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How Can I Remove My Ex Spouse From My Mortgage?

While true love is a beautiful thing, it doesn’t always last forever. 

If you’re working through a breakup, you might wonder what will happen to the property you’ve purchased together. Will it have to be sold so you can divide the profits equally? 

What if you want to keep the property and continue making payments, but your ex just wants to cash out and go?

Your real estate or divorce attorney will help you navigate this sensitive process, but it’s always good to come prepared with an understanding of the facts behind removing your ex from your mortgage. Let’s dig deeper.

The Basics

From the lender’s perspective, anyone who has signed the mortgage is responsible for the repayment of the loan, whether you’re still in a relationship or not. In the event of a default, the lender can pursue any and all parties that are liable, and everyone’s credit score will suffer a hit.

Unfortunately, lenders typically don’t like removing someone from a mortgage. When you applied, your rates and loan amount were determined by a variety of factors, including the combined income, credit, and debt of both borrowers.

Buyers need to have a certain debt-to-income ratio to qualify for a mortgage loan, and in many cases that means relying on two people earning to hit those numbers. This is how lenders judge your ability to make your payments.  

By removing one person from the mortgage, the risk model is changed, and that simply doesn’t work the vast majority of the time. Another thing to keep in mind is that even if your divorce or separation paperwork says your ex is responsible for the debt, your lender will still consider both parties equally liable as the terms of your loan haven’t changed.

Exploring Your Options

In short, there are options for the treatment of the home and its ownership upon the dissolution of the marriage. There are very few options, on the other hand, for the treatment of the mortgage. 

Keeping The Home 

It’s crucial to approach this issue the right way. Once you and your ex have agreed on who’s remaining in the home (if either of you), the person who is relinquishing it (the “out-spouse”) needs to sign a quitclaim deed.

This document, signed by both parties and notarized, will legally transfer all ownership of the property to the person keeping the home (the “in-spouse”). As the quitclaim deed does not remove your ex from the mortgage, only the public record of ownership, it’s time to take the next step.

Asking Nicely

Now, you should reach out to your mortgage lender and explain the situation. It is very uncommon for a loan service to agree to remove a borrower from a mortgage while retaining another. 

However, in some cases, this may work, and it doesn’t hurt to ask. We’ve discussed before the fact that government mortgages (FHA, VA, USDA) are assumable, and in those cases, you may have a bit more success with your inquiry. 

To have your ex removed from the loan, you’ll definitely need to prove your income alone is sufficient to keep making the payments until the loan is paid off, as well as possess a qualifying credit score.


In the overwhelming majority of cases, you’ll need to plan on refinancing. This may be undesirable, particularly if your existing mortgage has interest rates substantially better than today’s rates, but it’s often the only option that allows one borrower to stay in the home while the other departs.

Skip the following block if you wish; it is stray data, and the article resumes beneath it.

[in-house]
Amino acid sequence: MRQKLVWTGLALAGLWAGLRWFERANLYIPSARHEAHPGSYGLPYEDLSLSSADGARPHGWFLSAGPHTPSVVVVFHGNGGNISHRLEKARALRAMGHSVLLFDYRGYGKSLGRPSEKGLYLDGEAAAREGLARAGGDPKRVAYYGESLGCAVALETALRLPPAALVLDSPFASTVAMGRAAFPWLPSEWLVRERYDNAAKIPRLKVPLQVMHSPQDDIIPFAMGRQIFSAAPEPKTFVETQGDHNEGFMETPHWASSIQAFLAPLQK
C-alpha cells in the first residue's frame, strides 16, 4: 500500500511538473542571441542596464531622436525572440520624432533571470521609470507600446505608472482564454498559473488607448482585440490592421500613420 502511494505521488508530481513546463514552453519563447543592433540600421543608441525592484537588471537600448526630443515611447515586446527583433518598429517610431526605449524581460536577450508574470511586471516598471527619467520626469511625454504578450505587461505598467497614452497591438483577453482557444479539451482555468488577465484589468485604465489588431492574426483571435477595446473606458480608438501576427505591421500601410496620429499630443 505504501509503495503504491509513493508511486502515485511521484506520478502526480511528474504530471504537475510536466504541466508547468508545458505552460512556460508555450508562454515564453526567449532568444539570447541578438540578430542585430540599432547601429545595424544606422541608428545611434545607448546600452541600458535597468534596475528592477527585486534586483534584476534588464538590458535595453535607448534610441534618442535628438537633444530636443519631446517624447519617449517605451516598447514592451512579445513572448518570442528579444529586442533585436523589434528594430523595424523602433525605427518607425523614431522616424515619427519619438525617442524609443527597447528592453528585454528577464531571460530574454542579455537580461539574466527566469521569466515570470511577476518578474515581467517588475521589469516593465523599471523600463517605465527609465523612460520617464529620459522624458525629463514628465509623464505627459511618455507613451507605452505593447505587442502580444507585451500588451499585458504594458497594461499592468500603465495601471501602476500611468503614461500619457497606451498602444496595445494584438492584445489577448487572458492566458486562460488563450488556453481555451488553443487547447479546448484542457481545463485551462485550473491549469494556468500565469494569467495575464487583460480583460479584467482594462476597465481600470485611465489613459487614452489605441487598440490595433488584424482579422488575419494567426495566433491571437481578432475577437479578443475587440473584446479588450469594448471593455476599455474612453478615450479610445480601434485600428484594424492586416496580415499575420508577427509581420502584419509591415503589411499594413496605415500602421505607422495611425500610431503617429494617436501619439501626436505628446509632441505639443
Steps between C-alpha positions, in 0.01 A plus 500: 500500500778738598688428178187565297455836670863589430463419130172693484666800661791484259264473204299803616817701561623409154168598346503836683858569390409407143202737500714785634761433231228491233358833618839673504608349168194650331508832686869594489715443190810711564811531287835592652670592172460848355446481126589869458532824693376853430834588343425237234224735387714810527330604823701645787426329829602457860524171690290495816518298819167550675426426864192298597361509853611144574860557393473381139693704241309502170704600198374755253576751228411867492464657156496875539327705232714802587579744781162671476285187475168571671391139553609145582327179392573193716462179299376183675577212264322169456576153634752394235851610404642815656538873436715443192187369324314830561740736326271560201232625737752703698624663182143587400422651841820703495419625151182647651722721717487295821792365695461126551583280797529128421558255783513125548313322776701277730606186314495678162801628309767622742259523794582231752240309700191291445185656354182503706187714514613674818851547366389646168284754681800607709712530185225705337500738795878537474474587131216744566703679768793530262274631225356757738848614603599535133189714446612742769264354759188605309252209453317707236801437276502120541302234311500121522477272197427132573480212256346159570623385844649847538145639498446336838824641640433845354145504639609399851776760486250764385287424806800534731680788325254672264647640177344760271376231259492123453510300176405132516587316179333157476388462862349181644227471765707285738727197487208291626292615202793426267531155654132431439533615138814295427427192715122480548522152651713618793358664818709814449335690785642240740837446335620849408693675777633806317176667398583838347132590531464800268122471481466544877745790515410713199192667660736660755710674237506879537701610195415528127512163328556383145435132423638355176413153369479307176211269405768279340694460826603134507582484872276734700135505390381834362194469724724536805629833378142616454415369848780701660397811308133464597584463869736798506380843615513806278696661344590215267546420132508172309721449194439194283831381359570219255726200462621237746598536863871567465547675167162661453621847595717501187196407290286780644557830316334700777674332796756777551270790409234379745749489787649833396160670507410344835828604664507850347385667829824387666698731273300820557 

You deserve the best possible advice regarding your options for refinancing, so consult with an experienced and compassionate mortgage loan expert who can help you make the most informed choice.

Depending on your unique circumstances, refinancing your mortgage in your name only can have many benefits, as well as mark the beginning of a whole new chapter in your life.

Get Rid of the Home

When the lender is not amenable to simply removing the co-borrower, and refinancing the home is either not viable or not desirable, you’re left with two options:

  • Sell the home
  • Co-borrower files for bankruptcy (please consult with an attorney that specializes in this field before considering this option!)

If unfortunately, neither spouse has the funds or the credit score to refinance and take sole ownership, you’ll need to put the house on the market and split the proceeds according to your divorce agreement. Hopefully, your property will be more valuable today than at the time of purchase, and you can walk away with the funds you need to make a new start.

If you’re currently underwater on your mortgage, don’t despair — you still have options, but be sure to seek advice from a real estate attorney or bankruptcy before committing to a short sale, bankruptcy, or strategic default. These moves can wreck your hard-earned credit.

The Bottom Line

When your relationship has reached its conclusion, you may have questions about what to do with your jointly-held property. 

Your lawyer will offer valuable guidance during this difficult time, but it’s also vitally important to reach out to your current lender to discuss options for removing your ex-partner from your mortgage so you can move on.

If you have questions about refinancing your loan or finding a new home, I can help. I’m a 16-year veteran of the Chicagoland real estate industry, and I can help you find the best financing solution for your needs. Learn more about how I can make this tough process go as smoothly as possible — reach out today!


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